cies leave," said Soviet Embassy spokesman Vladimir
Golovkine,,referring to a massive, mostly Western food
relief effort that began two years ago. "We are now
preparing the base. It is the beginning."
Between 1970 and 1979, Cambodia was devastated by
war and the ultra-revolutionary regime of Premier Pol
Pot, who was ousted after an invastion in late 1978 by the
Vietnamese, whose forces still remain.
THE SOVIET UNION ALREADY wields considerable
influence in Laos, with Vietnam the other communist
nation in Indochina. Moscow is the prime prop of Viet-
nam's badly ailing economy and chief supplier for its
military, which includes an estimated 200,000 military
personnel in Cambodia.
The Soviet- Embassy recently issued an information
bulletin detailing plans to rebuild factories, power plants,
hospitals, grain silos, roads, bridges, and colleges and
vocational schools. The Soviet Union said it poured about
$250 million in emergency aid into Cambodia in the last
But while Soviets appear eager to publicize their
economic assistance, little information is released on
WESTERN DIPLOMATIC sources in Bangkok,
Thailand, say the Soviets have shippped arms in through
the port of Kompong Som and by air via Vietnam to Siem
Reap in the northwest.
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New LSA dean will make good
(Continued from Page 1)
didates recommended by the dean
search committee by Frye from within
the University. The committee, com-
prised of 10 faculty members and three
students, began its task last July when
then-LSA Dean Frye left his job to
become vice president for academic af-
Approximately 200 individuals were
nominated for the deanship. About 60 to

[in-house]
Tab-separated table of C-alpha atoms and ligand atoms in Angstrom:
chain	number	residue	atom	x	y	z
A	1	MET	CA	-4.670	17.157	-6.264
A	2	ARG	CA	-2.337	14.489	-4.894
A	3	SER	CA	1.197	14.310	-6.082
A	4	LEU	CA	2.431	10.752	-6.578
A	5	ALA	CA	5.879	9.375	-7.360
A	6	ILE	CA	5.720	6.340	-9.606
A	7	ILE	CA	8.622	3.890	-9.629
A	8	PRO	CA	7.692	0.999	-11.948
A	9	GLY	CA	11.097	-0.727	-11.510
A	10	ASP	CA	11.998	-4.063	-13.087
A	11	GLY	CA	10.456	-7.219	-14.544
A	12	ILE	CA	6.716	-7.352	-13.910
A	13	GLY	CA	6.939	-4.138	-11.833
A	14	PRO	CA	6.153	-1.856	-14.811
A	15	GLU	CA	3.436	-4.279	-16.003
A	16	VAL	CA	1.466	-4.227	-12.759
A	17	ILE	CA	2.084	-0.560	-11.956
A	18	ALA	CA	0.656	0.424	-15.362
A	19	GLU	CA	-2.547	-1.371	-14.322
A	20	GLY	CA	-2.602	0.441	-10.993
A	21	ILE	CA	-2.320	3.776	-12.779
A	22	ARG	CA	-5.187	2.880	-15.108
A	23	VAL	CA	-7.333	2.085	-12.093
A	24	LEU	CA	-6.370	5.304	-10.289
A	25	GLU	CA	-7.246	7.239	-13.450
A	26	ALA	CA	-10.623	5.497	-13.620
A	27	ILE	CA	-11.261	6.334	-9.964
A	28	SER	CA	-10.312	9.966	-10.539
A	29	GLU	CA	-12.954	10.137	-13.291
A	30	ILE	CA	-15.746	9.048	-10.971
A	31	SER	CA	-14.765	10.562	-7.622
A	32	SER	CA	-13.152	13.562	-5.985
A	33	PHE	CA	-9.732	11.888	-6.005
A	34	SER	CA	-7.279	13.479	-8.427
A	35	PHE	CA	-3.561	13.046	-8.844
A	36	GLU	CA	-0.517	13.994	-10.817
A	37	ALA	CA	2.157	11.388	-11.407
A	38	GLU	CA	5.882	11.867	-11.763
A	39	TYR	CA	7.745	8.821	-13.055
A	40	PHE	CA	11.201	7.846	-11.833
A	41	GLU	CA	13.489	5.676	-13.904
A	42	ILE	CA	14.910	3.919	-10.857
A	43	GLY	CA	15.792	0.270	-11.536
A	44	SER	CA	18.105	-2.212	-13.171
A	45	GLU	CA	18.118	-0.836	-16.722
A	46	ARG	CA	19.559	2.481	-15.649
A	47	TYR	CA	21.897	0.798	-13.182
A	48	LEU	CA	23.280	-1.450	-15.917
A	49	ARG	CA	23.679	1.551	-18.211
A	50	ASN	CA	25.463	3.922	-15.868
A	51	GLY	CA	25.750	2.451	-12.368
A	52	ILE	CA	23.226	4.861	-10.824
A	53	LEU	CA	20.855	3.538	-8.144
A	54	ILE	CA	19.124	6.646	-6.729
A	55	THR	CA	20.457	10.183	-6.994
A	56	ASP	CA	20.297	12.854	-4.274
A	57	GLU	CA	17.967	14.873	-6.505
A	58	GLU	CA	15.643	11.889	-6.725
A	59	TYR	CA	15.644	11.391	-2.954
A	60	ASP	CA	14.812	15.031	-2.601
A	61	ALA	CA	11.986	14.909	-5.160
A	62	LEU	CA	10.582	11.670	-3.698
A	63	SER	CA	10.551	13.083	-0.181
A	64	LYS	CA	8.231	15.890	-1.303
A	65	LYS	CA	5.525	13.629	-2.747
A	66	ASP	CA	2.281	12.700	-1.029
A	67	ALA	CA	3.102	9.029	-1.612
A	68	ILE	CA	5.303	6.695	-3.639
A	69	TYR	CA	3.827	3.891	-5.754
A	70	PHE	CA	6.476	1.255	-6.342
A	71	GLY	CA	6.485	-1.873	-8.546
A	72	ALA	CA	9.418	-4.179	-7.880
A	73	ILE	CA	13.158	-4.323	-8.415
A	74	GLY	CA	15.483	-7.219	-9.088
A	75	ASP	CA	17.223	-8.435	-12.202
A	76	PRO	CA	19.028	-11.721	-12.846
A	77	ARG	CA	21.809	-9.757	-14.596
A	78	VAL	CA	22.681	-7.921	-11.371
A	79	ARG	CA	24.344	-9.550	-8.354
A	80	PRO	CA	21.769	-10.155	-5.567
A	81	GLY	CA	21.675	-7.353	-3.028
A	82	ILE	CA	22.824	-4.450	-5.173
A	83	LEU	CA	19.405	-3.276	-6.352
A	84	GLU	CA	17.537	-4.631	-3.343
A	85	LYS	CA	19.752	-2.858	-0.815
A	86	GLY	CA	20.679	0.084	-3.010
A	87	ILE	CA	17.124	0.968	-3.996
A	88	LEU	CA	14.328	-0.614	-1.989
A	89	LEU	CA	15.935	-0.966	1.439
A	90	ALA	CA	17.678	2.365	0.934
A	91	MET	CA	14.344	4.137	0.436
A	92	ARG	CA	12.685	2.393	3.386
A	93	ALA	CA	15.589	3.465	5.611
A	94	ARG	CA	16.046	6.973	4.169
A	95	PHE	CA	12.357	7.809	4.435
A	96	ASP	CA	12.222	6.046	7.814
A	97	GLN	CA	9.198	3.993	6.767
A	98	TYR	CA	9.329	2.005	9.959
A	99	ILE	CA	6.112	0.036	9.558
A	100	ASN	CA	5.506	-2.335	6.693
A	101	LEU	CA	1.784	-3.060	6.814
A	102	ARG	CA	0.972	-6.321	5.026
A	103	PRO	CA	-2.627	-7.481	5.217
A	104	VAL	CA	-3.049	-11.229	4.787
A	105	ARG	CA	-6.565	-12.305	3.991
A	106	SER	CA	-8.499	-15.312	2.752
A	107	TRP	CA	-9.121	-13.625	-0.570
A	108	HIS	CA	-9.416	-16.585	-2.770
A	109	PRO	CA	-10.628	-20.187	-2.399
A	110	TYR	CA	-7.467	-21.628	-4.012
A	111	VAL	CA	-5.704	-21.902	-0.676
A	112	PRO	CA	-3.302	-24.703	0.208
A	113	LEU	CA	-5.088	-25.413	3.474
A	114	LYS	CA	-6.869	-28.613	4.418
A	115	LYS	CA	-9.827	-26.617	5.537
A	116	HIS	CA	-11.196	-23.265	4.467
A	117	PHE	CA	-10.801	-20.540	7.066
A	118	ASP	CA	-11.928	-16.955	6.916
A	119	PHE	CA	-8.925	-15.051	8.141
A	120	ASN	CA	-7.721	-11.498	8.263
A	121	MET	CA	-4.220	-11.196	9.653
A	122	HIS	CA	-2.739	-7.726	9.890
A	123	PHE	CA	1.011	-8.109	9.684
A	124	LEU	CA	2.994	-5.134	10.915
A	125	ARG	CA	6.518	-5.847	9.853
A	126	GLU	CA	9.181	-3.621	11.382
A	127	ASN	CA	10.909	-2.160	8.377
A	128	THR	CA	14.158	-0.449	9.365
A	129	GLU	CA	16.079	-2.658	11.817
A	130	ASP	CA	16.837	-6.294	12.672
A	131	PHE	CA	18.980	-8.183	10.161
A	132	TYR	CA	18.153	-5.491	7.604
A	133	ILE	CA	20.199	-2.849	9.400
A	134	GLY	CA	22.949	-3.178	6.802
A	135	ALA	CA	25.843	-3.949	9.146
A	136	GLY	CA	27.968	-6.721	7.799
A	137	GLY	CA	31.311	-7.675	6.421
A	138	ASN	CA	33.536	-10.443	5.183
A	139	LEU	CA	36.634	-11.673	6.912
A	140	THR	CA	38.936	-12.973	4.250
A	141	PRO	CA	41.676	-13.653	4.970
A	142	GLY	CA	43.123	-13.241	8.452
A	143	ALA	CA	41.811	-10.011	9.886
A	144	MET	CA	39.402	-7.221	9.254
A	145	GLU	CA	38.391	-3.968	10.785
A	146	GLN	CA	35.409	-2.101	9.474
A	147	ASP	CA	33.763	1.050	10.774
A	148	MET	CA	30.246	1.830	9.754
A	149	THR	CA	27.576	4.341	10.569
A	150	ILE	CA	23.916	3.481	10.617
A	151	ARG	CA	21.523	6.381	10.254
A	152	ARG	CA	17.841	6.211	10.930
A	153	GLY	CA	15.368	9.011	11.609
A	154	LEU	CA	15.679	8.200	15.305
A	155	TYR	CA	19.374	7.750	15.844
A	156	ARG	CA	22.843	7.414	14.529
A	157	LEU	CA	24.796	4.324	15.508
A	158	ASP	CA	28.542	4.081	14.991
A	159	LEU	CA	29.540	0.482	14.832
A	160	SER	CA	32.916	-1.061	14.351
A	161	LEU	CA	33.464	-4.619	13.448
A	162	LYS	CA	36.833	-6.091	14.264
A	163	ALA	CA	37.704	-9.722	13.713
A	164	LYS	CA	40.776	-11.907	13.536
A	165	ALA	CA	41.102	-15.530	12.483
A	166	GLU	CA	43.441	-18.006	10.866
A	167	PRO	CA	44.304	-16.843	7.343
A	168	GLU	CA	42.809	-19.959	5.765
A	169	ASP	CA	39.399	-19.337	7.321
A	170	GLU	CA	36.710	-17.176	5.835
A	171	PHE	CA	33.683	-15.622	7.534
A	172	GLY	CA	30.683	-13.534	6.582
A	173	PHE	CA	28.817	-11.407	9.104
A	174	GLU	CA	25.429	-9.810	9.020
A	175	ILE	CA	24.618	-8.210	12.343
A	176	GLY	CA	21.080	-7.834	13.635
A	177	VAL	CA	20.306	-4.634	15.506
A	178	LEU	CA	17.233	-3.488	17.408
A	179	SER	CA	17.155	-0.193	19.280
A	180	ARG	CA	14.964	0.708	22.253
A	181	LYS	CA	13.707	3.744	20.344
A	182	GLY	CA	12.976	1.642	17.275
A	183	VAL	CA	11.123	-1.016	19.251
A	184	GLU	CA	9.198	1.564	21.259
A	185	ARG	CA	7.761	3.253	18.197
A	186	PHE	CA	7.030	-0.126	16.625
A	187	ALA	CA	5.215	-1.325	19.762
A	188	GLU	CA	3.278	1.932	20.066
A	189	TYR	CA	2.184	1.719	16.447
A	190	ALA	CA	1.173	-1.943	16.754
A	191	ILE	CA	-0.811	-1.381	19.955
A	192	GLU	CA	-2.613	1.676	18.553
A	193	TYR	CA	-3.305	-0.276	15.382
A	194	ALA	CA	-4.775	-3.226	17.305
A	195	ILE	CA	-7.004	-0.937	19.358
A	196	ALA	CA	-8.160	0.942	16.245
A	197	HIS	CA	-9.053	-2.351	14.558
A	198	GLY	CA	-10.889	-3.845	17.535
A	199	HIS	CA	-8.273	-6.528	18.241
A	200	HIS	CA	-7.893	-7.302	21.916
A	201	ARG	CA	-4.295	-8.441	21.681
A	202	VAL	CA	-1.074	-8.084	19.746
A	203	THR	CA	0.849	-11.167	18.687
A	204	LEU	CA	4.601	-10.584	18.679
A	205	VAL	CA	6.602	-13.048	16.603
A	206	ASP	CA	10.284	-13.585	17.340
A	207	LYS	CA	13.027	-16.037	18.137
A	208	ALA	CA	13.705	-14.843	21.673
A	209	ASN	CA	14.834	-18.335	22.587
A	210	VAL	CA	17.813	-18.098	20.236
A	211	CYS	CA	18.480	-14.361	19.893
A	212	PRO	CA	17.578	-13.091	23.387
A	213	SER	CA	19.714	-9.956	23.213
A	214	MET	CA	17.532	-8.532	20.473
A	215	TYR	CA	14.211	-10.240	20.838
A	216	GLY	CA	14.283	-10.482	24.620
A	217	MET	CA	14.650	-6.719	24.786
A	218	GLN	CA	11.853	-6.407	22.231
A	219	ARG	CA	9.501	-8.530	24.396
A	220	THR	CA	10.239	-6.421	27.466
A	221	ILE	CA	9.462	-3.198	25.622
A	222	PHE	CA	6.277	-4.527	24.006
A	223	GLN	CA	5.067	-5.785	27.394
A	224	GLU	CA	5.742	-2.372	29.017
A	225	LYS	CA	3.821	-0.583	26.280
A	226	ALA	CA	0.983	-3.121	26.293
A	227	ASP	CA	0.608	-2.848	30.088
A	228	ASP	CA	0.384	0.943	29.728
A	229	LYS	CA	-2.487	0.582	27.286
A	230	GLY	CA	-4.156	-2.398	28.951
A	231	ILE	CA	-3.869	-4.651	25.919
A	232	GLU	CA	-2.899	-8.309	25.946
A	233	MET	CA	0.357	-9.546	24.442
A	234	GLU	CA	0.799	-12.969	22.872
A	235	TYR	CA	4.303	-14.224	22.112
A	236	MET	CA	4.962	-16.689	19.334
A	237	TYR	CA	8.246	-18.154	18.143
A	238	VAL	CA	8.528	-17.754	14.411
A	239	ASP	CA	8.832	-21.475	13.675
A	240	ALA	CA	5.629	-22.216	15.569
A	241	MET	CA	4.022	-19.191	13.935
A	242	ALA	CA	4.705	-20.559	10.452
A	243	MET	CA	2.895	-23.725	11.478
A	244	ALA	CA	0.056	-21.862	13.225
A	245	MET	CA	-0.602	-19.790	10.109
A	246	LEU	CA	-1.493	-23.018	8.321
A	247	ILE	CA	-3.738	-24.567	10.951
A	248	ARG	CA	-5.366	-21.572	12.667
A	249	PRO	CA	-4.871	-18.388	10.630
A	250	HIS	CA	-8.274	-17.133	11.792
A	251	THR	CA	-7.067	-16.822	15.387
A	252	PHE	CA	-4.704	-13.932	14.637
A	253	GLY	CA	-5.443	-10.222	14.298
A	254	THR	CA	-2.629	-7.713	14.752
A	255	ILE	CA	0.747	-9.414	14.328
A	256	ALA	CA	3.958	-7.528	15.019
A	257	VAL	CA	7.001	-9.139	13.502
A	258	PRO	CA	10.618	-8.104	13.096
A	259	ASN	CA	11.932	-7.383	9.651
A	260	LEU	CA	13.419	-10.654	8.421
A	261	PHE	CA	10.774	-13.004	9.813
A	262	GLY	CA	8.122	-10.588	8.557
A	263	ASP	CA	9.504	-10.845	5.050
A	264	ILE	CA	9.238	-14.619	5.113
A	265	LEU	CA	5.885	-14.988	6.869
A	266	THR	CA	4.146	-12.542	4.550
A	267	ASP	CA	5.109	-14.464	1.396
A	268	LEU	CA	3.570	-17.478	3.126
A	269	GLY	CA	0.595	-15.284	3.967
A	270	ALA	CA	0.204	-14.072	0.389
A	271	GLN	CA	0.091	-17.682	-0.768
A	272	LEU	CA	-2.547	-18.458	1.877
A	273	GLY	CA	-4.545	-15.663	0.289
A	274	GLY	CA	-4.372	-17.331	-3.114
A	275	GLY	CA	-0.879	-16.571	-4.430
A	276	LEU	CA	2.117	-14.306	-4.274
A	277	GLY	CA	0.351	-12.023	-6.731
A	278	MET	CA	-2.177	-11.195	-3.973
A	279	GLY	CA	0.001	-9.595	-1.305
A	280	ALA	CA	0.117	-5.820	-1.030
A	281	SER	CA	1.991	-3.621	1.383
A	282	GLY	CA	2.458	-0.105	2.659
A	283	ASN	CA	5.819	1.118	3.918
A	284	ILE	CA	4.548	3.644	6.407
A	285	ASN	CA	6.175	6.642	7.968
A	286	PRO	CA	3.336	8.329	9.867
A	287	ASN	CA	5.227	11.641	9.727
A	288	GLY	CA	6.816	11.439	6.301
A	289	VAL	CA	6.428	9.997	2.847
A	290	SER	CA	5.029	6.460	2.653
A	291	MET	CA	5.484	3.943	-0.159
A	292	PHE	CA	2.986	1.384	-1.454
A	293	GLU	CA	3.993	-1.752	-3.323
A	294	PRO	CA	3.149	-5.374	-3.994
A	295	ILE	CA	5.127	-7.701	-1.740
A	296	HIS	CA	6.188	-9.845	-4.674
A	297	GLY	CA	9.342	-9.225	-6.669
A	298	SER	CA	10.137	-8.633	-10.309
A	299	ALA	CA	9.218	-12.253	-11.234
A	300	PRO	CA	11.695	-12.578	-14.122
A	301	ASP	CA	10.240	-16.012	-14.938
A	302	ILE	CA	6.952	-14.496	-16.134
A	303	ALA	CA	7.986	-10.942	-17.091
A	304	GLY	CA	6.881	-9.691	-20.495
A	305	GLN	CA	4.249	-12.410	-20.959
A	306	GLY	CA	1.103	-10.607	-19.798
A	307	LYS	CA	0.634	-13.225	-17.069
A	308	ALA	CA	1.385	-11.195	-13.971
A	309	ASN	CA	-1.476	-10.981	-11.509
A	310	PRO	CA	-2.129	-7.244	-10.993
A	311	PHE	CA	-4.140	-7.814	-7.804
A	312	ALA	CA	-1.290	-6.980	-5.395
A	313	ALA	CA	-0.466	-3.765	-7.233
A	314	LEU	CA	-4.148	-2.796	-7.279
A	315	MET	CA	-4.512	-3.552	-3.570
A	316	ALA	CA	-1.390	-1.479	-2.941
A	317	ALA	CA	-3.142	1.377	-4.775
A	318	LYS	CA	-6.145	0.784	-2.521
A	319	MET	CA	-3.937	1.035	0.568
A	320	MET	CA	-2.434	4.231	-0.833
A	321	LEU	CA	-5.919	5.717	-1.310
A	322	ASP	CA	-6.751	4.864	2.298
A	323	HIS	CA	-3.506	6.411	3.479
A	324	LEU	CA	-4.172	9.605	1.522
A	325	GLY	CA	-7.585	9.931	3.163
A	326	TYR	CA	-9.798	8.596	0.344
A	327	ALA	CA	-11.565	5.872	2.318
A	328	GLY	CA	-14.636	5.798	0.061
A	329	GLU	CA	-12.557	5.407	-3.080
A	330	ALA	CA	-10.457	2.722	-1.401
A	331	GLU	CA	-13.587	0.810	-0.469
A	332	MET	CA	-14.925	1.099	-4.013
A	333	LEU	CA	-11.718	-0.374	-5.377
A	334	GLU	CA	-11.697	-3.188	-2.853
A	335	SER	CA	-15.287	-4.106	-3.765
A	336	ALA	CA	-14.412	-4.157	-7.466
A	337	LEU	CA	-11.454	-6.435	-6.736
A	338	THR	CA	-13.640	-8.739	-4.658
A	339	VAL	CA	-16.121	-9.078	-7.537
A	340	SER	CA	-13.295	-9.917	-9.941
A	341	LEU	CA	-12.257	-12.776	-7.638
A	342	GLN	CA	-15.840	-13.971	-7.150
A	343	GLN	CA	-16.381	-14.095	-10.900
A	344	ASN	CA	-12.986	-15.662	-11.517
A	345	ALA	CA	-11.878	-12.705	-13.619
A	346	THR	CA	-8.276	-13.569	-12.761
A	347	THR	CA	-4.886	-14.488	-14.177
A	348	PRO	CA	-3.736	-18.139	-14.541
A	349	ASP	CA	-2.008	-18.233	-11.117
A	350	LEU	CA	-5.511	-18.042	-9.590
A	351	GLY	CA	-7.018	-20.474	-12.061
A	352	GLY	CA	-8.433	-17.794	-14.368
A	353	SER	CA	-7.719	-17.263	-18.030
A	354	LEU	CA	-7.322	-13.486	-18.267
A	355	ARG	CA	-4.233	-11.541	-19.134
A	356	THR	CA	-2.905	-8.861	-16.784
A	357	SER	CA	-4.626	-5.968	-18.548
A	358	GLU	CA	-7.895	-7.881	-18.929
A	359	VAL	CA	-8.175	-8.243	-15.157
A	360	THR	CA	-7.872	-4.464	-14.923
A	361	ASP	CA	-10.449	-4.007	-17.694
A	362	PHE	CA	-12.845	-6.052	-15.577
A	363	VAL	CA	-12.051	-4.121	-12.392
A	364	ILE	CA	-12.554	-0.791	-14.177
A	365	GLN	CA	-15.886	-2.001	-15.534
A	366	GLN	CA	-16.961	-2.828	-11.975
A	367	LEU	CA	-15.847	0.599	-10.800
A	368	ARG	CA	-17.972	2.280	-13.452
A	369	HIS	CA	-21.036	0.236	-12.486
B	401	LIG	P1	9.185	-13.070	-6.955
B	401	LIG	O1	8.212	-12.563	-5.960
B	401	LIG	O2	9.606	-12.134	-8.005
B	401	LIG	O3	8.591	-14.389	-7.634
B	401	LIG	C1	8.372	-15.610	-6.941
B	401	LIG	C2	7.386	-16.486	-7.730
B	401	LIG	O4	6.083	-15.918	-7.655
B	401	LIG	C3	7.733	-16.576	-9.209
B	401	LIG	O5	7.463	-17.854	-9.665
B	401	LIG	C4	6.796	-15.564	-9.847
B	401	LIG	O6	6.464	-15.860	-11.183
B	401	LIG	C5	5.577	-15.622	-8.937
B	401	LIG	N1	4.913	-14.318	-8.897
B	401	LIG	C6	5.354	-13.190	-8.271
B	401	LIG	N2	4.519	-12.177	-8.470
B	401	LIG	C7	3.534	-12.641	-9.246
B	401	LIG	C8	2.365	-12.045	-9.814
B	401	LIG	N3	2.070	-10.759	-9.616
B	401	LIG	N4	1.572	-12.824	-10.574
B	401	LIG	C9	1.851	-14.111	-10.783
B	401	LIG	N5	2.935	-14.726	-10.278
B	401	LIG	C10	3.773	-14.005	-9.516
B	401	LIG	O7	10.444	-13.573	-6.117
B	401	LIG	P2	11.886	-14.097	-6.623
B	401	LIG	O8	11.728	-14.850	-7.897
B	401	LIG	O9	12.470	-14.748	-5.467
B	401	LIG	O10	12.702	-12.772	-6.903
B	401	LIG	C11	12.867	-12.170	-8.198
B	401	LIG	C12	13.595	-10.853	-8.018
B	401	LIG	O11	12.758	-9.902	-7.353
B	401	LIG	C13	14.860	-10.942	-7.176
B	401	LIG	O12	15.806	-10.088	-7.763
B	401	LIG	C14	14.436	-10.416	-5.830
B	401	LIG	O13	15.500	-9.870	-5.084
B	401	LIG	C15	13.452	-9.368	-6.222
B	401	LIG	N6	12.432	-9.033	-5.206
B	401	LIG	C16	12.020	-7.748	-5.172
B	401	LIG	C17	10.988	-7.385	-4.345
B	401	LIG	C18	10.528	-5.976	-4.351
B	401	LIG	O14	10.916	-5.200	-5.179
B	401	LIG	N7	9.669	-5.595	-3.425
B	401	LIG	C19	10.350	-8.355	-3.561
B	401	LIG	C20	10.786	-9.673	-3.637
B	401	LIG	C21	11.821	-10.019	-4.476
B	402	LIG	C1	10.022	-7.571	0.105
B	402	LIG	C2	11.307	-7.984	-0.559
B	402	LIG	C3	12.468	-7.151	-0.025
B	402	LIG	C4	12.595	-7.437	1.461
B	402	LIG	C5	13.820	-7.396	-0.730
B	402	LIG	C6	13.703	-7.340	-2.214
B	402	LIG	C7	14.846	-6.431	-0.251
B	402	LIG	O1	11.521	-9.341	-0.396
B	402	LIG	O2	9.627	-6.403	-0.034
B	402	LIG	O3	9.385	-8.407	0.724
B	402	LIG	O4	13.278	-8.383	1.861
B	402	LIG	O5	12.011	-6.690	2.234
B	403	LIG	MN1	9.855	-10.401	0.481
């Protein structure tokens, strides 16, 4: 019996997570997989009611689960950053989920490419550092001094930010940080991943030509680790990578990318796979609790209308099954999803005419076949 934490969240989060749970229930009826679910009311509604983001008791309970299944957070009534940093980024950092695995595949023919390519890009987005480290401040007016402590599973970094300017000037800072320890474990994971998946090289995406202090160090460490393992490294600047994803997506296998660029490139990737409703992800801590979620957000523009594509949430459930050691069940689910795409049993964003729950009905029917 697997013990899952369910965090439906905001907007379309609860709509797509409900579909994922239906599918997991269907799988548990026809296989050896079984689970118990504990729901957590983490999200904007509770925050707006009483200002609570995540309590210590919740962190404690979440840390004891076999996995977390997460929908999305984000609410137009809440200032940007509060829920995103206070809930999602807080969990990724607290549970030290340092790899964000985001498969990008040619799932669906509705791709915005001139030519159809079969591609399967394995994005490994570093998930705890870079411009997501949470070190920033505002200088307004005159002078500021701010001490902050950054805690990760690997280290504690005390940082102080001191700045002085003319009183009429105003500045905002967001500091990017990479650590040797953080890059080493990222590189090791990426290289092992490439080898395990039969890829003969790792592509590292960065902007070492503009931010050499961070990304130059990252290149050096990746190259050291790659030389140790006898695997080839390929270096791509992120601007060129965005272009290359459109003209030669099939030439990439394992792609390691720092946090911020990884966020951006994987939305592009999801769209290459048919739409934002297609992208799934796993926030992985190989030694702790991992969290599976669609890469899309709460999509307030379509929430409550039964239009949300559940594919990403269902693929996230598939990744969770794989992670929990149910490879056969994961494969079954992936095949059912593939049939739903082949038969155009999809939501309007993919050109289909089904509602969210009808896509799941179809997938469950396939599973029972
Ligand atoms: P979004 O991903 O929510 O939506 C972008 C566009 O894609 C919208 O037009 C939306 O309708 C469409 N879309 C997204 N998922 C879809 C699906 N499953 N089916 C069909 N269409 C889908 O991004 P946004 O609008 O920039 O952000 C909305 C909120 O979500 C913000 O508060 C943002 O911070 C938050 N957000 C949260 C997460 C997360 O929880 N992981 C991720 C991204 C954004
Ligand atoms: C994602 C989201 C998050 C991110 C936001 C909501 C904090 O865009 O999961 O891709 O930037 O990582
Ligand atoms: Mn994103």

70 of those were from within the
'The search committee gradually
narrowed its list of candidates and in-
terviewed approximately 15 of them
before sending their final nominations
STEINER, WHO HAS been at the
University since 1968, is the co-author
of the well-known textbook Economics.
He received a bachelor's degree from
Oberlin College in 1943, and earned his
master's and Ph.D. degrees in
economics from Harvard.
The economist has served as a con-
sultant to the Department of Treasury,
the Bureau of the Budget, and the
American Council of Graduate Schools.
He also served from 1976 to 1978 as
national president of the American
Association of University Professors.
"We are greatly served by the
tradition that the administration comes
from the faculty and understands the
i advantages of the collegial r
shared responsibility ovi
managerial one,'' Steiner t
He also warned that "finan
demographic trends that ca
severe crisis in higher educa
neither imaginary nor transitor
Steiner said later yesterday
ministration of the college is no
them" relationship between fac
administrators, but a shared
sibility. He added he is "scare
problems, but excited t
challenges" his new job will pre
don't think I've changed side
fence for 36 years," Steiner said
THE NEW DEAN also rem
the faculty that John Knott, act
mode of dean since last July, "has done a very
er the remarkable job," but Steiner added,
old the , "he has paid a price for it."
Frye told the faculty this year has
cial and been extraordinarily difficult for the
use the college. "I fear you may never fully ap-
tion are preciate the debt that you owe to John
'y." Knott for so skillfully, graciously, yet
the ad- courageously managing the affairs of
t a "we- the college in a way that would
ulty and minimize the damage of the difficulties
respon- through which we are going. I believe
d by the the directions in which he started the
by the college this year were exactly right if
esent. "I the vitality of the college is preserved."
s of the Knott called his year as acting dean
1. challenging and a great honor. "I think
arked ,to the college will be in excellent hands
ing-LSA with Peter Steiner as dean," said Knott.
}F yry~ x k